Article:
Beginning on March 9, a new subsidy policy will take effect in Germany. Key changes include progressive adjustment of subsidies, exclusion of ground-mounted solar systems over 10 megawatts from receiving support, and a partial buyback policy to take effect on January 1, 2013. EnergyTrend, TrendForce's green energy research division, believes that this policy change will have a far-reaching impact on the German solar industry.
Taking a closer look at the subsidy cuts, the March 9 adjustment will represent a 20-30% decrease compared to January 1, 2012 levels. Mid to large-scale (10 kilowatts to 10 megawatts) rooftop systems will be hit with the deepest cuts, while ground-mounted solar parks under 10 megawatts will see a 25% reduction. Additionally, on May 1, 2012 subsidies will be decreased by €0.15￠/per kilowatt-hour every month until January 1, 2013.
Furthermore, not only does this round of cuts exclude large ground-mounted solar systems (over 10 megawatts), but the new FiT policy to take effect on January 1, 2013 will limit the amount of energy that can be subsidized. This will have a profound impact on the German market. First, the exclusion of large ground plants will likely push the country’s market towards rooftop systems. Second, beginning on January 1, 2013, systems under 10 kilowatts will only receive subsidies for 85% of produced electricity. Larger facilities will have a 90% subsidy cap. EnergyTrend believes Germany’s new policy has properties of both FiT and NET mechanisms, allowing subsidy adjustments based on market status, which will benefit the development of its solar market.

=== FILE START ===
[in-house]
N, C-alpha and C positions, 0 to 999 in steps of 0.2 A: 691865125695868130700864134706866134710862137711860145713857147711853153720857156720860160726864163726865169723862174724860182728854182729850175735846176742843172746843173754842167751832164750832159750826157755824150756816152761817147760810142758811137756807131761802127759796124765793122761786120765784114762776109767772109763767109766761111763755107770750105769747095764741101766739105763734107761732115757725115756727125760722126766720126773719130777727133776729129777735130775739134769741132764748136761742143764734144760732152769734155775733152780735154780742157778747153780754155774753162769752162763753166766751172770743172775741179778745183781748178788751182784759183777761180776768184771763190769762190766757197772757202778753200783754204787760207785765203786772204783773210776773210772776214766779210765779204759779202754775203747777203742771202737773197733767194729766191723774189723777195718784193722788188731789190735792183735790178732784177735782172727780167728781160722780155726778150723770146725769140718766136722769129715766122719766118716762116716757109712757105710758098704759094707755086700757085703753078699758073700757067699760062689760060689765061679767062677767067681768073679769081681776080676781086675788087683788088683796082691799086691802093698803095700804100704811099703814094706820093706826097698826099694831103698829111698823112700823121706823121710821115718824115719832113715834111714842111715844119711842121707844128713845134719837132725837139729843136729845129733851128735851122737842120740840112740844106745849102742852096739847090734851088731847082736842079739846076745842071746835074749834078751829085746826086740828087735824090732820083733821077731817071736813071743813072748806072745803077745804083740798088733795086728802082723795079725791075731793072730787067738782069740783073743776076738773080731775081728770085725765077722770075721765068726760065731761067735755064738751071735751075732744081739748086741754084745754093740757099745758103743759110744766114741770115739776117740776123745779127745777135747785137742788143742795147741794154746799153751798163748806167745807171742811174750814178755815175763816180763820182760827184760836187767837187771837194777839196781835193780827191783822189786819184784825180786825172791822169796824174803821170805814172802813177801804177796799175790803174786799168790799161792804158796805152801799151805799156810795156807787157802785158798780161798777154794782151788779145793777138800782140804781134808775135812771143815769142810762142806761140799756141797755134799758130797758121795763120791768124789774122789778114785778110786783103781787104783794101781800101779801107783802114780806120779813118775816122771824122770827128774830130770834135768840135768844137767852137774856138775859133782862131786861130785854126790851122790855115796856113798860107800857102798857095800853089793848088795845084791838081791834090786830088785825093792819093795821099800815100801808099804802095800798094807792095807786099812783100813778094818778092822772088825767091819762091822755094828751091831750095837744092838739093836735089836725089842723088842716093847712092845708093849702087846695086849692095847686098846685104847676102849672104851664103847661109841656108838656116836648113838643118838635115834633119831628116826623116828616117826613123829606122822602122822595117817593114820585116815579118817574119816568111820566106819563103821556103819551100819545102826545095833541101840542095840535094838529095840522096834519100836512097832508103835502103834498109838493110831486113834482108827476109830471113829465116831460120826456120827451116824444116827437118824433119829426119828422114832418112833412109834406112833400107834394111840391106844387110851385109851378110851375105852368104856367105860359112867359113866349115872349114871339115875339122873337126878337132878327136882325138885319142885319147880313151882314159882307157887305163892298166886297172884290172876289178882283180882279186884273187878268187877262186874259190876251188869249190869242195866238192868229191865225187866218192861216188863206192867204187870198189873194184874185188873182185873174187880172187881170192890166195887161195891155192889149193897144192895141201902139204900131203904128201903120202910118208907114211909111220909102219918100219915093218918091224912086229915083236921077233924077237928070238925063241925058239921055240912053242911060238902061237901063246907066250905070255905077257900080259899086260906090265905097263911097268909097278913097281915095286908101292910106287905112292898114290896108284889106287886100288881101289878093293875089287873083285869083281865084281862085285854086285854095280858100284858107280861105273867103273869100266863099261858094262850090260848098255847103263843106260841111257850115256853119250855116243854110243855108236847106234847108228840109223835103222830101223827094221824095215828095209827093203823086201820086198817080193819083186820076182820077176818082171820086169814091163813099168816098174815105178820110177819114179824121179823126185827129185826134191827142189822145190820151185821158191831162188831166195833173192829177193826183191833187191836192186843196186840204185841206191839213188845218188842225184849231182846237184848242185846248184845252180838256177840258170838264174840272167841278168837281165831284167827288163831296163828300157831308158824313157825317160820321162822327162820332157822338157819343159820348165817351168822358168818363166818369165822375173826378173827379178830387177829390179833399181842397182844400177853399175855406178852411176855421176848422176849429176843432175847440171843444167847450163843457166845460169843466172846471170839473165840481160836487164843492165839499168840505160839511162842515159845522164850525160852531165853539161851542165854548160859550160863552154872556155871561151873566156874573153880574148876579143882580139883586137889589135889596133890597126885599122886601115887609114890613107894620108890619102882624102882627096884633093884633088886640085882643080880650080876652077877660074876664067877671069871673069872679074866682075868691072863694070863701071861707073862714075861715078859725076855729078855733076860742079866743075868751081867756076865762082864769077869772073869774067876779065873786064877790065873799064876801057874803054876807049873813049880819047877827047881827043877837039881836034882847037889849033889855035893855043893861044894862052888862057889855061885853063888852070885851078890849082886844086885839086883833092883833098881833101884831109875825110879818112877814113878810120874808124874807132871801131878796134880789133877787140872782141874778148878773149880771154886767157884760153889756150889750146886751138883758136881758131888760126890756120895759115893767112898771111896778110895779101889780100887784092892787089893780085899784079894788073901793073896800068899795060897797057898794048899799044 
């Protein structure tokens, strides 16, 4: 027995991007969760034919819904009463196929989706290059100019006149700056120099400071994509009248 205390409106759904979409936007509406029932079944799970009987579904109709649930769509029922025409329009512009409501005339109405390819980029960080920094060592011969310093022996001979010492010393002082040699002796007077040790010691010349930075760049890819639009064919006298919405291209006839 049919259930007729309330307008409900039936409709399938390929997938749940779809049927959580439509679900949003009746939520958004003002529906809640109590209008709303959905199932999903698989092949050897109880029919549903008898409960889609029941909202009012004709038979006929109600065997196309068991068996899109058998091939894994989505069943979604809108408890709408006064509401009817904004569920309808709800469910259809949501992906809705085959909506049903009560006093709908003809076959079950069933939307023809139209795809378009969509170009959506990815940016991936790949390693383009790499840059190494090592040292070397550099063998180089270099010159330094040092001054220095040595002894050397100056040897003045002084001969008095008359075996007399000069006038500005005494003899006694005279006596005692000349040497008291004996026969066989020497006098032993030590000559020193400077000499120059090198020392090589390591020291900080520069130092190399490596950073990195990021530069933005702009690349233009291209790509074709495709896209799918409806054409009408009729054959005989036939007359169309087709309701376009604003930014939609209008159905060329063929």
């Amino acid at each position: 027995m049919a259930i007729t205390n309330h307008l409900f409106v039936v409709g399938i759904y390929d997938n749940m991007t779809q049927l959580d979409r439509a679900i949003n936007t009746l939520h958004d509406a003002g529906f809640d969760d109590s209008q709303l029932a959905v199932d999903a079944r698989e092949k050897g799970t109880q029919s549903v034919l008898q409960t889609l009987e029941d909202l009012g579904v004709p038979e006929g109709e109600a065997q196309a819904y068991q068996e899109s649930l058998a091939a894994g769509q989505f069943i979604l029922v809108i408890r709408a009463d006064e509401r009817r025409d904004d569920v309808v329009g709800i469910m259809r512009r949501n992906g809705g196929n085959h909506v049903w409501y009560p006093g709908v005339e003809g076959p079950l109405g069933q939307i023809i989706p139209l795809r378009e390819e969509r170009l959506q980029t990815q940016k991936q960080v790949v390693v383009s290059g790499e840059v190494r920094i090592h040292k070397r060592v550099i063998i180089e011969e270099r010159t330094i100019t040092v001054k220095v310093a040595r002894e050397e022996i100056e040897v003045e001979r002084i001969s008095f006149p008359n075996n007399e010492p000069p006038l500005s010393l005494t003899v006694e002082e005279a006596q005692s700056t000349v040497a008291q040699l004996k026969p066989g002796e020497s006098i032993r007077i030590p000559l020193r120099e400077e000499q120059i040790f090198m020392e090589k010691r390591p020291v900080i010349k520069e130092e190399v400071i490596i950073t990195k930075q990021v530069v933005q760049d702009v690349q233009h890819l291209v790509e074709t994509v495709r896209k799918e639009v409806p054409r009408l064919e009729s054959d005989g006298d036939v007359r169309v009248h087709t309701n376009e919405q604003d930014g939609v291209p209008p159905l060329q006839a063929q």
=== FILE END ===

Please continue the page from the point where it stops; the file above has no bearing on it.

EnergyTrend indicates that this adjustment will be beneficial to the German market, for several reasons. The change will help stabilize the market, helping to prevent situations such as the December installation explosion seen in past years. Furthermore, the new policy will steer the market towards rooftop installations. Combined with other policies, this could benefit the development of micro-inverters and other new products as well as technology migration. Lastly, the dual FiT and NET characteristics of the new subsidy policy will help reduce the government’s financial burden.